INDIANAPOLIS (March 21, 2007) -- Oakland Raiders running back Dominic Rhodes pleaded guilty to reckless driving after prosecutors dropped drunken driving charges against him.
The 28-year-old Rhodes, who spent the past six seasons with the Indianapolis Colts, was fined $1,000 in exchange for the guilty plea during a brief appearance in Marion County Criminal Court. He was stopped on Feb. 20.
Rhodes also was sentenced to 180 days in jail, but 178 were suspended and he received credit for two days.
Rhodes was originally charged with operating a vehicle while intoxicated and operating a vehicle with a blood-alcohol level greater than 0.08.
Those counts were dropped due to evidence problems and Rhodes' blood-alcohol level being 0.09, said David Wyser, chief trial deputy for the Marion County Prosecutor's Office. The legal limit to drive in Indiana is 0.08.
Wyser declined to elaborate on the evidence problems and denied that Rhodes was given preferential treatment.
"This was the proper resolution," he said after the guilty plea.
Rhodes' attorney, Jim Voyles, said they also were happy with the result.
"We're pleased the matter is now resolved," he said.
Rhodes, who was dressed in a baggy tan suit, did not comment on the sentence. Asked whether he had anything to say to the fans, he said: "Thank you all for the support, and I wish you guys good luck."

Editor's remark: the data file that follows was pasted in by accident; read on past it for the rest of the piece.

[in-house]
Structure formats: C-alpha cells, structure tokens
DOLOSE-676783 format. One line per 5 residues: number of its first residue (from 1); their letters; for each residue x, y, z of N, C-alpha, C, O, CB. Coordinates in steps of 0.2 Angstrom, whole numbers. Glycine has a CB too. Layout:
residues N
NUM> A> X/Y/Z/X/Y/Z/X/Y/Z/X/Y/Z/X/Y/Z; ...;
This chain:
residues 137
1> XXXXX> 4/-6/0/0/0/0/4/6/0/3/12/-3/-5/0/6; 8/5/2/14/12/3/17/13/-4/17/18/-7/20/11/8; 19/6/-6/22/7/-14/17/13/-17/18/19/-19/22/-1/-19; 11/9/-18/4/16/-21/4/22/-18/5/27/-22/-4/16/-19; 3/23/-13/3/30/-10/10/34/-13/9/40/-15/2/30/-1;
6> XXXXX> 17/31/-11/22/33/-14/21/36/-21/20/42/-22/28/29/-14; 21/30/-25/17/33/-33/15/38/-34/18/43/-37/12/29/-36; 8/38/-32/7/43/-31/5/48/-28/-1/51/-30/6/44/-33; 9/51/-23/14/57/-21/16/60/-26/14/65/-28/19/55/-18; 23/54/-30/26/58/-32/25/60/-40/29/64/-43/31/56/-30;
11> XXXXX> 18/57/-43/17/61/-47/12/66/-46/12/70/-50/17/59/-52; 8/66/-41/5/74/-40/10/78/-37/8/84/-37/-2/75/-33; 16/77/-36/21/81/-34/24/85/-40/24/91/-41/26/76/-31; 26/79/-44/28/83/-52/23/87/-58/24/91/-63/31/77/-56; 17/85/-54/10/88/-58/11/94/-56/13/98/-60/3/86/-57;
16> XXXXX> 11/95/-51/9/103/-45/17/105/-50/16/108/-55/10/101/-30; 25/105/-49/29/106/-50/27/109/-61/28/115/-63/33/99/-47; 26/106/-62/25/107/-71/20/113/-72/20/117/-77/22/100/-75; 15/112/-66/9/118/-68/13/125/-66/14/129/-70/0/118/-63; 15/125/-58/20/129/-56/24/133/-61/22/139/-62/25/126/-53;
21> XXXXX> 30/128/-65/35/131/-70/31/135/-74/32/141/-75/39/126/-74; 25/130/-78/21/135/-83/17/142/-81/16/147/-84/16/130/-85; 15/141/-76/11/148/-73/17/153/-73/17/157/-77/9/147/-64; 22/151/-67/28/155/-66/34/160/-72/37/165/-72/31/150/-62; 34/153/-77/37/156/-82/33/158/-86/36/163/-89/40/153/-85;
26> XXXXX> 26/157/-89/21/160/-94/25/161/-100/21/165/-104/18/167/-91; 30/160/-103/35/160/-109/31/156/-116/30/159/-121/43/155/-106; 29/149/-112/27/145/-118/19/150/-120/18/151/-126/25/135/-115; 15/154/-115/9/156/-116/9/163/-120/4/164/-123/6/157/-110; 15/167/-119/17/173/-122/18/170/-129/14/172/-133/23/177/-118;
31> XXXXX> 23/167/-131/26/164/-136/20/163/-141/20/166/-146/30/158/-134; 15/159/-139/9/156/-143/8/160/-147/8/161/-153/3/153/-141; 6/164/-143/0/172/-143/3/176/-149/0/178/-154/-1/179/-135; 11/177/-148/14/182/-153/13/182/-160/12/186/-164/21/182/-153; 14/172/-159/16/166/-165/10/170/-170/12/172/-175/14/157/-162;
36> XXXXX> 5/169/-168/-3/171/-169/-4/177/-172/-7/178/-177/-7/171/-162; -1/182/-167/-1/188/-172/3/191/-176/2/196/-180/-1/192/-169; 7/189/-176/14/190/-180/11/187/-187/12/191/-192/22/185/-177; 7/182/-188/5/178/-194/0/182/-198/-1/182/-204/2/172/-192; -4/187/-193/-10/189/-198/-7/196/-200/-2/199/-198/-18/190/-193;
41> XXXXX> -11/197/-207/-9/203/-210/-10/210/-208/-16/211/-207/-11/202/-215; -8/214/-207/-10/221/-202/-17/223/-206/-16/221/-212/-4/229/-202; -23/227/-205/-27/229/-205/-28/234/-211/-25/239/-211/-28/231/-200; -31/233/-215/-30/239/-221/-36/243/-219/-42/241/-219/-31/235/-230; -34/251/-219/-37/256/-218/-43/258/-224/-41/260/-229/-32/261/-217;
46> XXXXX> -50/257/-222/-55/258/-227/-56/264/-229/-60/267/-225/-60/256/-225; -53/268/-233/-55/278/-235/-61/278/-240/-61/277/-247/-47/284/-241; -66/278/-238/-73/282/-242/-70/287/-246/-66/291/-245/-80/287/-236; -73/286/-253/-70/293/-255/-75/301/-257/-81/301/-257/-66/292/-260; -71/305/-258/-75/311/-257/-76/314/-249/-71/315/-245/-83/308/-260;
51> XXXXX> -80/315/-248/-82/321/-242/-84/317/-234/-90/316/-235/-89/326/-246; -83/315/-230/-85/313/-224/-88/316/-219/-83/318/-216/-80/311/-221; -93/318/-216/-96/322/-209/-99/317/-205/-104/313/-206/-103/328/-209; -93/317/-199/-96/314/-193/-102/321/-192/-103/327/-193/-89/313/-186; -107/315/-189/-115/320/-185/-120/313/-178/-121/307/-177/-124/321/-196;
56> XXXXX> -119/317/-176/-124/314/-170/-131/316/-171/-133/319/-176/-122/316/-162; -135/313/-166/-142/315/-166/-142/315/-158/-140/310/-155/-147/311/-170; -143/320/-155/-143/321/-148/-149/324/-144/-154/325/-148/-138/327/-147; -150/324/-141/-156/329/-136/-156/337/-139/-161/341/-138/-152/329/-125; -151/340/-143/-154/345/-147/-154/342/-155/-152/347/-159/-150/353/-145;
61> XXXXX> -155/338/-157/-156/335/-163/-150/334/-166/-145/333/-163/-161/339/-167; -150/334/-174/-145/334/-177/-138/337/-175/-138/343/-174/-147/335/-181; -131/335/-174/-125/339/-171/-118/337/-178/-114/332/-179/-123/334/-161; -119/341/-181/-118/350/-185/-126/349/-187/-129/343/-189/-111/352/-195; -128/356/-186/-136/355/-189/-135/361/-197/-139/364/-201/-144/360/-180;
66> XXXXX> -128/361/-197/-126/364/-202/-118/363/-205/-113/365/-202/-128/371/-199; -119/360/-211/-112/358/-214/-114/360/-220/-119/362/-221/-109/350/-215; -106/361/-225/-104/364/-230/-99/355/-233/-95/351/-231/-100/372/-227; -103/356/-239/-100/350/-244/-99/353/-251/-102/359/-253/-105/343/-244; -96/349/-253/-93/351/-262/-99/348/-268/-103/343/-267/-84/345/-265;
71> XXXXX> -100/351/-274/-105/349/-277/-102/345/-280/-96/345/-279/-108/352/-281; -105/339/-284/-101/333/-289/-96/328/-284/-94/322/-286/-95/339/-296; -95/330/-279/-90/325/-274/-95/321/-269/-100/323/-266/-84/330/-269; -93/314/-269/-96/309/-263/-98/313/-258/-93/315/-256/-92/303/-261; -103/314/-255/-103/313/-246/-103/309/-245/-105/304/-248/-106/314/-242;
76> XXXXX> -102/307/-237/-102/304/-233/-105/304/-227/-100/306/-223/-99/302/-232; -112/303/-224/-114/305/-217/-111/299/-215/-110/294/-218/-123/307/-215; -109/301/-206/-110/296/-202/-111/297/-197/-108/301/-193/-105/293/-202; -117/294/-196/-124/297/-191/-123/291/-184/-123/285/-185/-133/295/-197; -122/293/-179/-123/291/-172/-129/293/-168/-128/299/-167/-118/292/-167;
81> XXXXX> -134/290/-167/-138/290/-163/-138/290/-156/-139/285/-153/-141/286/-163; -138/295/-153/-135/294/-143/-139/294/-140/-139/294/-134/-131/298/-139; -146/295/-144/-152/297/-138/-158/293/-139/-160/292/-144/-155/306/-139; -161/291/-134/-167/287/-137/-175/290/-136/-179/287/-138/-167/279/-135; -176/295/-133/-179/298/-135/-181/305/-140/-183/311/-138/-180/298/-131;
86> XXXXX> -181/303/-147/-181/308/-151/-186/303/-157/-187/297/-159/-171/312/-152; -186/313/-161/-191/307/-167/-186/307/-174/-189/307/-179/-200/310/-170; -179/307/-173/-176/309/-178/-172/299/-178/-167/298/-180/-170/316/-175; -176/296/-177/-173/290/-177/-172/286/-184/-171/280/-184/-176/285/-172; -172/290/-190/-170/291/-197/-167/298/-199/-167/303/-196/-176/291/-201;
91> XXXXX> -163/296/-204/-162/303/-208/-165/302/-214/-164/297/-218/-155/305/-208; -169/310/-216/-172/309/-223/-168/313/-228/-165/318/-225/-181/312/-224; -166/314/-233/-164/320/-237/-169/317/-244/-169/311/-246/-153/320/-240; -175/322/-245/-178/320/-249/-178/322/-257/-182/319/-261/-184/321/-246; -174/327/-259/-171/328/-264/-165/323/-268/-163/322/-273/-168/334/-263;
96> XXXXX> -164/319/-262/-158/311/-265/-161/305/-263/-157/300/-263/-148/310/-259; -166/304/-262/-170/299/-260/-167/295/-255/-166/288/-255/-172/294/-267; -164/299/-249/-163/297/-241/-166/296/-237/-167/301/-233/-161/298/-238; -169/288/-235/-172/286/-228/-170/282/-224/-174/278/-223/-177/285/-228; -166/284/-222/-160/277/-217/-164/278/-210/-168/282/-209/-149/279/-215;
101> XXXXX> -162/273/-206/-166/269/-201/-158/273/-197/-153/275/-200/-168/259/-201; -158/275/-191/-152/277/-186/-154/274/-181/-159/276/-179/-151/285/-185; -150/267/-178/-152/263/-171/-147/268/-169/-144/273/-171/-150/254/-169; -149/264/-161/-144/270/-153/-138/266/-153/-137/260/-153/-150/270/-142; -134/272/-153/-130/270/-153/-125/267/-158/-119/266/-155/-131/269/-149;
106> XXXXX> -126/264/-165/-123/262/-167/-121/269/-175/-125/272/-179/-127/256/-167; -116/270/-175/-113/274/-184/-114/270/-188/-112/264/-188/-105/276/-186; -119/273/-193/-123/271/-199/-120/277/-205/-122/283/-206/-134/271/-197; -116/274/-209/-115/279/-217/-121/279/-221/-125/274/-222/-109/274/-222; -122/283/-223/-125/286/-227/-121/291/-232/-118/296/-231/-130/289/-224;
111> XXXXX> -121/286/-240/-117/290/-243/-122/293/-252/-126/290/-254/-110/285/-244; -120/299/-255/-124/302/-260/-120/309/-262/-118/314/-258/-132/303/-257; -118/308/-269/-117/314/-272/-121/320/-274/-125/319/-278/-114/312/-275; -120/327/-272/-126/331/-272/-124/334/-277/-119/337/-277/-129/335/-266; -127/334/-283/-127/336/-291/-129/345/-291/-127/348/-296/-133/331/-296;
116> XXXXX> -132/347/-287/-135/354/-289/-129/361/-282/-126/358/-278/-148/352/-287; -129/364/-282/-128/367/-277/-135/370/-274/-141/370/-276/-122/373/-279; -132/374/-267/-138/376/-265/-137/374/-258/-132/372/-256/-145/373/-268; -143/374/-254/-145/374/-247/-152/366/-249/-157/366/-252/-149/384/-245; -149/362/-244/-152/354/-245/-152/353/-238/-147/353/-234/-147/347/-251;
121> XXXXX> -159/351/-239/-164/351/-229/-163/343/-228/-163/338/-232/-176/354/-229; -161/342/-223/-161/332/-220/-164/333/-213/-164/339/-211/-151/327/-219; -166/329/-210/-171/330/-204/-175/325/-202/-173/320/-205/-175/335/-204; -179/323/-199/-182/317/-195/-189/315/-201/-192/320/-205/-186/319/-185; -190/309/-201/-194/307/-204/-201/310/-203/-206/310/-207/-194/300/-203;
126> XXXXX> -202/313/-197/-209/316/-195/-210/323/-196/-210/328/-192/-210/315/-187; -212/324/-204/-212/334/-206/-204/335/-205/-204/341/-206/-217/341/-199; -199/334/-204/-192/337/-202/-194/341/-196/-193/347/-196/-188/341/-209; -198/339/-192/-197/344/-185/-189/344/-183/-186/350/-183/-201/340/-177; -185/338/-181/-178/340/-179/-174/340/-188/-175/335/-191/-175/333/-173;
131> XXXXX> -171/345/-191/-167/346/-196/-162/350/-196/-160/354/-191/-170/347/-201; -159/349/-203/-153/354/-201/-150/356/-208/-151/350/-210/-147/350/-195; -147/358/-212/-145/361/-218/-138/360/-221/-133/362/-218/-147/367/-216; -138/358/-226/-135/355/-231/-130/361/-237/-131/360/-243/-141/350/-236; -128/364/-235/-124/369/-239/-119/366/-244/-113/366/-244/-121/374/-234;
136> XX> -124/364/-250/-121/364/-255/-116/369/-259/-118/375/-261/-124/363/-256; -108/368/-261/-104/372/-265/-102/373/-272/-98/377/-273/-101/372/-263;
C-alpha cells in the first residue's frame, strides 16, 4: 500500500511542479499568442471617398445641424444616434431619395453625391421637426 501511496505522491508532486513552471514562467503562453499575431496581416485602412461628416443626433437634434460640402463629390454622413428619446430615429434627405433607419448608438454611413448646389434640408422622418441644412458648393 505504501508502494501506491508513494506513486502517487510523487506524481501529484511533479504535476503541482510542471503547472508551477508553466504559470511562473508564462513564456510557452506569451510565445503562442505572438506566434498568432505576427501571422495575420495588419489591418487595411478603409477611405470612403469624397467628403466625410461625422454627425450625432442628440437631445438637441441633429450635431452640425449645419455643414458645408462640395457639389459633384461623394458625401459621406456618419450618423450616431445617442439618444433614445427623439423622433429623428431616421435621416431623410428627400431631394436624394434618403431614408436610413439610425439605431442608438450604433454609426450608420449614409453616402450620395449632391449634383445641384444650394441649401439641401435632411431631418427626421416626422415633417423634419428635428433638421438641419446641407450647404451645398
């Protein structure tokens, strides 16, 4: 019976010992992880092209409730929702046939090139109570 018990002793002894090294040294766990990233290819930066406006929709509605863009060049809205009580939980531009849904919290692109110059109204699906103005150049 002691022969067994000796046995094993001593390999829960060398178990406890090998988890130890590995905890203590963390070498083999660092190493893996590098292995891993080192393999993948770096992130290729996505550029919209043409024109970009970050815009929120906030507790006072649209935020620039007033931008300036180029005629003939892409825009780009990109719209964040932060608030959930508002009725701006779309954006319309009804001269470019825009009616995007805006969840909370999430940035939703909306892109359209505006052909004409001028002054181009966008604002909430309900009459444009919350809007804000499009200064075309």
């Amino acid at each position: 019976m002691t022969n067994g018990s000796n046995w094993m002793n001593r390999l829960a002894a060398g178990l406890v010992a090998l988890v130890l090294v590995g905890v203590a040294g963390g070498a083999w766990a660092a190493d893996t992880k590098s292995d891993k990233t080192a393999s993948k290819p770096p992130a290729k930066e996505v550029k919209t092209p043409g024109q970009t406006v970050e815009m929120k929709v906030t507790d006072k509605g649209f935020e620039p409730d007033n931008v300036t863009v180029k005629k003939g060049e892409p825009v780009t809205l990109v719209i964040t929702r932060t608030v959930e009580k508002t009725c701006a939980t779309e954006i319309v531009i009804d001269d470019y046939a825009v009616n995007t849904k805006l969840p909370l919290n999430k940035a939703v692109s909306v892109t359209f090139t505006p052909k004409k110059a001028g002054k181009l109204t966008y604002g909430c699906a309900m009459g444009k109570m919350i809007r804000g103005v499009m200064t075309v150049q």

Rhodes helped lead the Colts to their 29-17 Super Bowl win over the Bears by rushing for 113 yards. Earlier this month, the free agent agreed to a two-year contract with the Raiders that could be worth up to $7.5 million.
An Indiana state trooper arrested him after pulling over his GMC truck at 3 a.m. on Interstate 65. Police, who called the stop a "normal, run-of-the-mill drunk driving arrest," said Rhodes was driving 81 mph in a 55-mph zone.
The speeding led to the reckless driving charge, which is a Class B misdemeanor, Wyser said. Class B misdemeanors can come with a jail sentence of up to 180 days, while the Class A charges that were dropped carry a jail sentence of up to a year.
In 2002, Rhodes was charged with domestic battery in connection with a disturbance at his home involving his child's mother, Latrina Moore. He avoided prosecution and was placed in a diversionary program and underwent mental health counseling.